Archive for November, 2008

The Wheel keeps rolling…

Posted in Books with tags , , on November 29, 2008 by xi'an

For those of us who started reading The Wheel of Time series in 1990 when the first volume The Eye of the World appeared—I do remember reading it while house-sitting in Ithaca—, the vigil for the conclusion of this epic has been close to unbearable: eleven volumes and twenty-eight years later, the end is not yet in sight! When Robert Jordan died last year, it even sounded as if the investment in reading these (mostly enjoyable) seven thousand four hundred and nineteen pages (plus the three hundred thirty-six pages of New Spring!), remembering more than two thousands of characters and hundreds of places, had been in vain (except for the pleasure of reading the eleven first volumes!) as the last and final volume was too far from completion and that the one-before-last book, Knife of Dreams, was not pulling enough threads together… A few weeks after Robert Jordan’s demise, however, his wife and editor Harriet Rigney selected a young fantasy writer, Brandon Sanderson, to write the missing volume based on the numerous notes and indications Robert Jordan gathered and prepared before he died. From reading—and liking—both first volumes of the Mistborn series by this author, I gather this is potentially a good choice, a priori.

Unfortunately, Brandon Sanderson has just posted an announcement on his blog that he had now reached the 300k word landmark on his completion of the first draft of A Memory of Light. Unfortunately, because he added that it sounded more like 45%-50% of the book was now completed, rather than 75% as originally planned! Robert Jordan had already warned that this last volume would be the longest of all and that his publisher Tor would have to invent a new type of binding. But this most importantly means that the end of The Wheel of Time is not in sight, by far, and that we will most likely see the first half in print a year or so before the second half. In other words, the end is not due in one volume but in two, even if they share the same title… I do not suspect any foul play from the publisher trying to make more profit about this best-seller (who knows?, fans may dislike Mr. Sanderson’s rendering of Robert Jordan’s style and shun the second volume altogether). This additional delay is nonetheless frustrating, if only because one needs to re-read those earlier volumes from time to time to make sure to remember enough of the main characters and of the main threads in the Pattern.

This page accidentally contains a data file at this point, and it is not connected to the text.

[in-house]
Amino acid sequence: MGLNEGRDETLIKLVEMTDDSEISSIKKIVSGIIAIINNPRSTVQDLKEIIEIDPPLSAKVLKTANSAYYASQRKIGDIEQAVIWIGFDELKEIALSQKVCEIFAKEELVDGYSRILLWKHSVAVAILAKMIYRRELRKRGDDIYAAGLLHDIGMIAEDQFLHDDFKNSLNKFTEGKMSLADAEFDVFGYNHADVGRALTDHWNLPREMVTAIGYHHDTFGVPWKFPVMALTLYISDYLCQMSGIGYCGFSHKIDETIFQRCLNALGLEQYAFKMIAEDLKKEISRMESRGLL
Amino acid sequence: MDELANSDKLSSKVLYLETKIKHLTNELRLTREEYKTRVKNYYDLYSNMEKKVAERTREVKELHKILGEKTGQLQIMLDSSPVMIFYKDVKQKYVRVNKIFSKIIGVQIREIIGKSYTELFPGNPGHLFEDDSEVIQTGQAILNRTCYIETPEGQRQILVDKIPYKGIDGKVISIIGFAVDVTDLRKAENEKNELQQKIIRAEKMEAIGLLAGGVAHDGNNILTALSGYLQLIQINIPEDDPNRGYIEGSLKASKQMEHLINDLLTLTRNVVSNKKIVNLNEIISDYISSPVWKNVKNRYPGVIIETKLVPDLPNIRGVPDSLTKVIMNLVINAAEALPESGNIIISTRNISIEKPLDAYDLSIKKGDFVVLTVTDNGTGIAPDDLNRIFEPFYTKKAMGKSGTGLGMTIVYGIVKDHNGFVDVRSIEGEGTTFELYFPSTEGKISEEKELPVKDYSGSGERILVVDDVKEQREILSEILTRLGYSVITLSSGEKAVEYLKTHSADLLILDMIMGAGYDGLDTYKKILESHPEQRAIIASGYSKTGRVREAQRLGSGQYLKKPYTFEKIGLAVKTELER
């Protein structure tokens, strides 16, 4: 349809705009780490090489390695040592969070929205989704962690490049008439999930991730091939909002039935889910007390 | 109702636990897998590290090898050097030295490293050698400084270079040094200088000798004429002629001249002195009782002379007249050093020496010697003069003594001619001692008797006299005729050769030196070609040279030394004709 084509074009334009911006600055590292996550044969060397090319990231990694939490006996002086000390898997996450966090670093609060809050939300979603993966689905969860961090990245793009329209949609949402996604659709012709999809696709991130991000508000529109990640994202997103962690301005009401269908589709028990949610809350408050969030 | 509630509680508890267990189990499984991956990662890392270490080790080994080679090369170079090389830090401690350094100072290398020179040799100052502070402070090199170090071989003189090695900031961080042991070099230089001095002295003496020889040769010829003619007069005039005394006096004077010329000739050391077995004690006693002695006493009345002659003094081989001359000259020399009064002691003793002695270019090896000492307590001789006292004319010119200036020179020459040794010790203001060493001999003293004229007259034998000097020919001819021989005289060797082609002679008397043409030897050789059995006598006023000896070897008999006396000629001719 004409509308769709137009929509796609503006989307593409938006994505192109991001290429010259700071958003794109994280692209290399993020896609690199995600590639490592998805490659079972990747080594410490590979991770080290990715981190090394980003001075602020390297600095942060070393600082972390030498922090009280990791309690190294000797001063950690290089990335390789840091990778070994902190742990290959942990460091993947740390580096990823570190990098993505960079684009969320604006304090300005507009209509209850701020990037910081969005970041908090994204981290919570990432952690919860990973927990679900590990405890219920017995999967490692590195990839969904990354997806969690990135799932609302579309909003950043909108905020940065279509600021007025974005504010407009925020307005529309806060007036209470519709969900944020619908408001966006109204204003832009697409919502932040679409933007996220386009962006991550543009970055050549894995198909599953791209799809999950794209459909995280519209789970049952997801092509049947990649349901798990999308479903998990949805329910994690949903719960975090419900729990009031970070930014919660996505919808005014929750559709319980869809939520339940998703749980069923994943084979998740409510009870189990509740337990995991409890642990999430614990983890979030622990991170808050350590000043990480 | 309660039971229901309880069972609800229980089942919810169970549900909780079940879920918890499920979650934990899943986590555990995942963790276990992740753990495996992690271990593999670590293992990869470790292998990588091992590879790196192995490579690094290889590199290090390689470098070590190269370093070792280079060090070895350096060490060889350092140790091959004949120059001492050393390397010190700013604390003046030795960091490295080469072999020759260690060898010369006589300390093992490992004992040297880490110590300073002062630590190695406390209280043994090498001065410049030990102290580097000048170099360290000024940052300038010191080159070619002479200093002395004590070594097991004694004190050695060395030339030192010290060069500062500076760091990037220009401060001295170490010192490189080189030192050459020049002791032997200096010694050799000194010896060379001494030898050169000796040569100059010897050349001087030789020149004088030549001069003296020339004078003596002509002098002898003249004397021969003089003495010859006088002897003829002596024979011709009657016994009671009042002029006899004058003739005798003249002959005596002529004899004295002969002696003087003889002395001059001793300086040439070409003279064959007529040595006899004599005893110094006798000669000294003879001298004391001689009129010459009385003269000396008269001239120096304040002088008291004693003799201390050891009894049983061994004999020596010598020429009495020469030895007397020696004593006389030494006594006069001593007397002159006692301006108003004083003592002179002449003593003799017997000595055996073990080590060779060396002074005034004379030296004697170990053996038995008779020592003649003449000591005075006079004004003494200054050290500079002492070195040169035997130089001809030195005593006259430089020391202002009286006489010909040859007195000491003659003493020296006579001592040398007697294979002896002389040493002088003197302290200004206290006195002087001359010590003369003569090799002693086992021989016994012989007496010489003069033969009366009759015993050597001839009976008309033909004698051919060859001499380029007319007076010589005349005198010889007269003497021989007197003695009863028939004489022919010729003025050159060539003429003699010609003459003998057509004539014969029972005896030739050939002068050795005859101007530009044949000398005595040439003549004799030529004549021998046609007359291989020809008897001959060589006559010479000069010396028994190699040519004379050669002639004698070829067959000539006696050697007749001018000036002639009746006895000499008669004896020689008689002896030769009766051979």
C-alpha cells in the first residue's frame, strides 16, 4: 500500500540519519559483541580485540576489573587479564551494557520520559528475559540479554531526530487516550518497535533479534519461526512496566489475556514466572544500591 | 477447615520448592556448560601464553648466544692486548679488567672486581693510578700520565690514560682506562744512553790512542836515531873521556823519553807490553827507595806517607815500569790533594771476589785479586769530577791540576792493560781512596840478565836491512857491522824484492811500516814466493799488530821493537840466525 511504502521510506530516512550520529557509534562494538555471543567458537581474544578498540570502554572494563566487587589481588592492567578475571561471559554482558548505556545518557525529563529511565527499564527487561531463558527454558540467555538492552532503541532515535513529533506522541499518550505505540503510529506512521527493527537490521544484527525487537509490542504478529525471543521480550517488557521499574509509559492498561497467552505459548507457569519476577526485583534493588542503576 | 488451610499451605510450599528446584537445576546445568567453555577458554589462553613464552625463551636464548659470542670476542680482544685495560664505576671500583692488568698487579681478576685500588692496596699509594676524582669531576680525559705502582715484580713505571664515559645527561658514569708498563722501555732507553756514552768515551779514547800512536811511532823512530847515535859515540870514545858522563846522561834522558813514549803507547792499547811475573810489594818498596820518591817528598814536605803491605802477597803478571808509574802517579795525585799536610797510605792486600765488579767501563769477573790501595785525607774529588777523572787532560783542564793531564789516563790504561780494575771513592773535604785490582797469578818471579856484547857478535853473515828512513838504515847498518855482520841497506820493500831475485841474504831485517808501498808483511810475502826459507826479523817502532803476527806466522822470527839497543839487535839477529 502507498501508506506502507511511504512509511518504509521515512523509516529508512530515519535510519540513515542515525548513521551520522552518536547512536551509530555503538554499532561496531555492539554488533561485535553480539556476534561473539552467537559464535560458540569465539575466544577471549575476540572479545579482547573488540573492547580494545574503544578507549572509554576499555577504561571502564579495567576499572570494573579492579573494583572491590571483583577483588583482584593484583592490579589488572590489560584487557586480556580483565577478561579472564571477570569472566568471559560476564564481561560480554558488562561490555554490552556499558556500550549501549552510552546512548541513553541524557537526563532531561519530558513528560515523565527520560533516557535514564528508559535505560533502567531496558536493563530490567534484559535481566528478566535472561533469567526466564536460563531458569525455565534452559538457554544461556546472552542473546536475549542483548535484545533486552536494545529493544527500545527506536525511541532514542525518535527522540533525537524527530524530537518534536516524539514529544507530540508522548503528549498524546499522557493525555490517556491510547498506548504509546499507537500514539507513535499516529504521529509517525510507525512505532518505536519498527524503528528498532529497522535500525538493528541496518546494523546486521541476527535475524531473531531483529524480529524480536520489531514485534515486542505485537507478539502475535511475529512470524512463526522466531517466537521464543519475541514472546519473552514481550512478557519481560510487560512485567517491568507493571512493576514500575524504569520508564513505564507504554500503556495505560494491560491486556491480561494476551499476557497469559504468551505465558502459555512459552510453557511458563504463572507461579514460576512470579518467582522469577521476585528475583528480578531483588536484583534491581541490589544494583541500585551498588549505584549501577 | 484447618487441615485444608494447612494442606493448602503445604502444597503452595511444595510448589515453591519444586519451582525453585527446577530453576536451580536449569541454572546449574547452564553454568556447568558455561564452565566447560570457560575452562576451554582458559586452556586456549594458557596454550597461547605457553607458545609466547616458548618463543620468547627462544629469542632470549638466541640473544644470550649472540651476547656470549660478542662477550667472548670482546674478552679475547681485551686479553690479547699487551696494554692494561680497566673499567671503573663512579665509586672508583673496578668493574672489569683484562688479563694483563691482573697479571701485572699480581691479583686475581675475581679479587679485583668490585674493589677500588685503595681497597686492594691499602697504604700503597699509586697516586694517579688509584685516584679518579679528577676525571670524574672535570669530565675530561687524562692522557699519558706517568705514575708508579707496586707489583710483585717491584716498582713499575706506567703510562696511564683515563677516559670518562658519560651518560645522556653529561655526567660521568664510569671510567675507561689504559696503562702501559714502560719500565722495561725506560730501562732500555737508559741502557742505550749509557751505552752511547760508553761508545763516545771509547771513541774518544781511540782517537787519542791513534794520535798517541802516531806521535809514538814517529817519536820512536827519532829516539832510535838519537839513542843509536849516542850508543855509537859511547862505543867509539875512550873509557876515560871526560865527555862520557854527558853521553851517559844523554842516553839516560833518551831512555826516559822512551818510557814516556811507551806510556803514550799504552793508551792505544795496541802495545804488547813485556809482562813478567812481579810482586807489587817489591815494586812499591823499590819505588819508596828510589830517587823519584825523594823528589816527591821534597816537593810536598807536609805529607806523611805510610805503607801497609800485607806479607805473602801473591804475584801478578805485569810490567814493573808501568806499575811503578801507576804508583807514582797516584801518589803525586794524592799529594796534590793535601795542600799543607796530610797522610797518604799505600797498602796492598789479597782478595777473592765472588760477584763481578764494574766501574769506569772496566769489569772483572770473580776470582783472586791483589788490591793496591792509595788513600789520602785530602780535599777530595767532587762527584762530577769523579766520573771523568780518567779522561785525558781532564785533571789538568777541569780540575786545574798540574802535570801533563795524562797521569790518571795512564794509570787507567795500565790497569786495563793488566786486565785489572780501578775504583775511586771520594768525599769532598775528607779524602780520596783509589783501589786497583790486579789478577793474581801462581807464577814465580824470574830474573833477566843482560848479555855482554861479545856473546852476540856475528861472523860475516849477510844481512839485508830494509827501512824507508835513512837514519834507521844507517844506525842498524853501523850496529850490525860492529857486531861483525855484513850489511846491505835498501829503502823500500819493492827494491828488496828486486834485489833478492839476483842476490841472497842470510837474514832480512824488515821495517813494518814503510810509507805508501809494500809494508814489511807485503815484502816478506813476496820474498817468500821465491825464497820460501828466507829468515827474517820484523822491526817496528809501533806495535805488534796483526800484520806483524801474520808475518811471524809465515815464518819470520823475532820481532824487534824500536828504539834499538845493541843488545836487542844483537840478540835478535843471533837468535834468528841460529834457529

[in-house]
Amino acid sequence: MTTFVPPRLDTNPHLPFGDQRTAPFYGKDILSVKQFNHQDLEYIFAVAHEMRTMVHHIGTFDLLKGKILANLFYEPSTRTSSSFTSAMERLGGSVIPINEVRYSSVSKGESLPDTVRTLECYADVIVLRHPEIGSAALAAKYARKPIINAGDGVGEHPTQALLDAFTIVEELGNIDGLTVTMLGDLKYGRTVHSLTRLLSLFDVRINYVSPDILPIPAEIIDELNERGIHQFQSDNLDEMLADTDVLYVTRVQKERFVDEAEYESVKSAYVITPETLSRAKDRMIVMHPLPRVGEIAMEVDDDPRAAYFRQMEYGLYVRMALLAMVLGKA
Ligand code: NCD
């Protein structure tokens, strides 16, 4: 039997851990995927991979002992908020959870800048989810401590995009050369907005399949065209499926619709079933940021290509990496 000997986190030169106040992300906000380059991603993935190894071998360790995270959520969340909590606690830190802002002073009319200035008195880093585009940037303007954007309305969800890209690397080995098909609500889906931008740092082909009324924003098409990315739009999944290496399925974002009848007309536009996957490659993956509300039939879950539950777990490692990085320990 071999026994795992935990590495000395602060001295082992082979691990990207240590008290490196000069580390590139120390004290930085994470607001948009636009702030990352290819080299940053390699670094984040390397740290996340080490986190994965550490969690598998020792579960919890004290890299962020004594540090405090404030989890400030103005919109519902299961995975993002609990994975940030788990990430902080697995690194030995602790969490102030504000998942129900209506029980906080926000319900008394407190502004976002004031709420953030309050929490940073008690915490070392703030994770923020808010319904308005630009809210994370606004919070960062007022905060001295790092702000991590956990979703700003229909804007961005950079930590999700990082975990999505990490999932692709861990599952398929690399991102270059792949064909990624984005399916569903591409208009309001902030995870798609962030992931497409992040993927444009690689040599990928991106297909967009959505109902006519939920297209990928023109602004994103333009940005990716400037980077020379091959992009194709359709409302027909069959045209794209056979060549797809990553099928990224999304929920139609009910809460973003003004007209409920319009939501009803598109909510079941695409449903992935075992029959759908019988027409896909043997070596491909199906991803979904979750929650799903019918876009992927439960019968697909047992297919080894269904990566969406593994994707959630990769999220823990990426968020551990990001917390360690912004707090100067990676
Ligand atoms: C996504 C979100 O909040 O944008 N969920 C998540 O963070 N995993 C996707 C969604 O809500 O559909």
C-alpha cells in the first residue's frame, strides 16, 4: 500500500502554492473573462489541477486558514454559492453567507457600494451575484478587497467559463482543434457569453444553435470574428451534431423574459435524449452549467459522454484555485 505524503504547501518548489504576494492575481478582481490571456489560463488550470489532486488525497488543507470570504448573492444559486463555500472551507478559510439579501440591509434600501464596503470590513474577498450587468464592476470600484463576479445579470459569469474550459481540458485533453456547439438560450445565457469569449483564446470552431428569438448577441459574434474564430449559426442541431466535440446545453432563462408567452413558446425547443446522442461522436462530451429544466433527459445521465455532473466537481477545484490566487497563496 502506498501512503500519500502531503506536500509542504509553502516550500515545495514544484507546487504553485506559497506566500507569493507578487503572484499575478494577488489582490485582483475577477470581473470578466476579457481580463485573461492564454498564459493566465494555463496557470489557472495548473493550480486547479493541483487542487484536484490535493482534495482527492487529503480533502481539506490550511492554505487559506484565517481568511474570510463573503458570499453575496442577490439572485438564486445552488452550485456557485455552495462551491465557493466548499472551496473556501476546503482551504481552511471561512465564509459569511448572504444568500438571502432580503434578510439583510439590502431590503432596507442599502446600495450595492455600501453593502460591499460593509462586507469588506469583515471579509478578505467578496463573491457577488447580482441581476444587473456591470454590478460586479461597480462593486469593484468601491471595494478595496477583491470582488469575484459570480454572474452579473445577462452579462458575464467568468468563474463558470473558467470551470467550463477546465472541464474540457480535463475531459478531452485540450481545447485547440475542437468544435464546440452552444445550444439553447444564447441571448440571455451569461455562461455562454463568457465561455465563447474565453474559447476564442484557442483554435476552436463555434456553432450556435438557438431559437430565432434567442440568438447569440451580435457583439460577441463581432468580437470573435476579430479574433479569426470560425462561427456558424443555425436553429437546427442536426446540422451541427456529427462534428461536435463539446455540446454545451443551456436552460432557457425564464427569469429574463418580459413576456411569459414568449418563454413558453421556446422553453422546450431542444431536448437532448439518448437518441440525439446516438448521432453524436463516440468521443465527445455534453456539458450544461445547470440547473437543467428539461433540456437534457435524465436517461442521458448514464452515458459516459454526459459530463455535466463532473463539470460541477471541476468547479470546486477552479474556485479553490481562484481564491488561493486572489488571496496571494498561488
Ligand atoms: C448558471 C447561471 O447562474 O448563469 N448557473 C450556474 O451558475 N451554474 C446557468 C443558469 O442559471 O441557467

The saga of publishing The Wheel of Time will thus span more than twenty years, a phenomenon quite in tune with the range and character gallery of the books. Two, maybe three generations, are together waiting for the final bit. The Wheel weaves as the Wheel wills, but most of us would like to see it grind a wee less finely towards the end and stop rolling at a foreseeable horizon…

The Sea Wall

Posted in Books with tags on November 29, 2008 by xi'an

The movie The Sea Wall by Rithy Panh, based on a novel by Marguerite Duras, now has a trailer posted on YouTube:

If I am posting an entry on this movie, it is not for being a particular fan of Marguerite Duras, but because, along with movie stars Isabelle Huppert, Gaspard Ulliel, and Astrid Bergès-Frisbey, it features my friend and coauthor Randal Douc whose many skills, besides Mathematics and Statistics, include play-acting and play-writing, with the impressive Les Hommes désertés, impressive by its intensity and by its raw exposure of the human soul.. The scope of Les Hommes désertés is far, far broader than trying to understand how such a thing as the Red Khmer genocide could have taken place. Even though clearly derived from this genocide, the text is universal and intemporal. The play was first created in Phnom Penh, before being played in Orléans two years ago. (The movie is expected to play in movie theaters in early January in France.)

The twilight zone!

Posted in Statistics with tags , , on November 26, 2008 by xi'an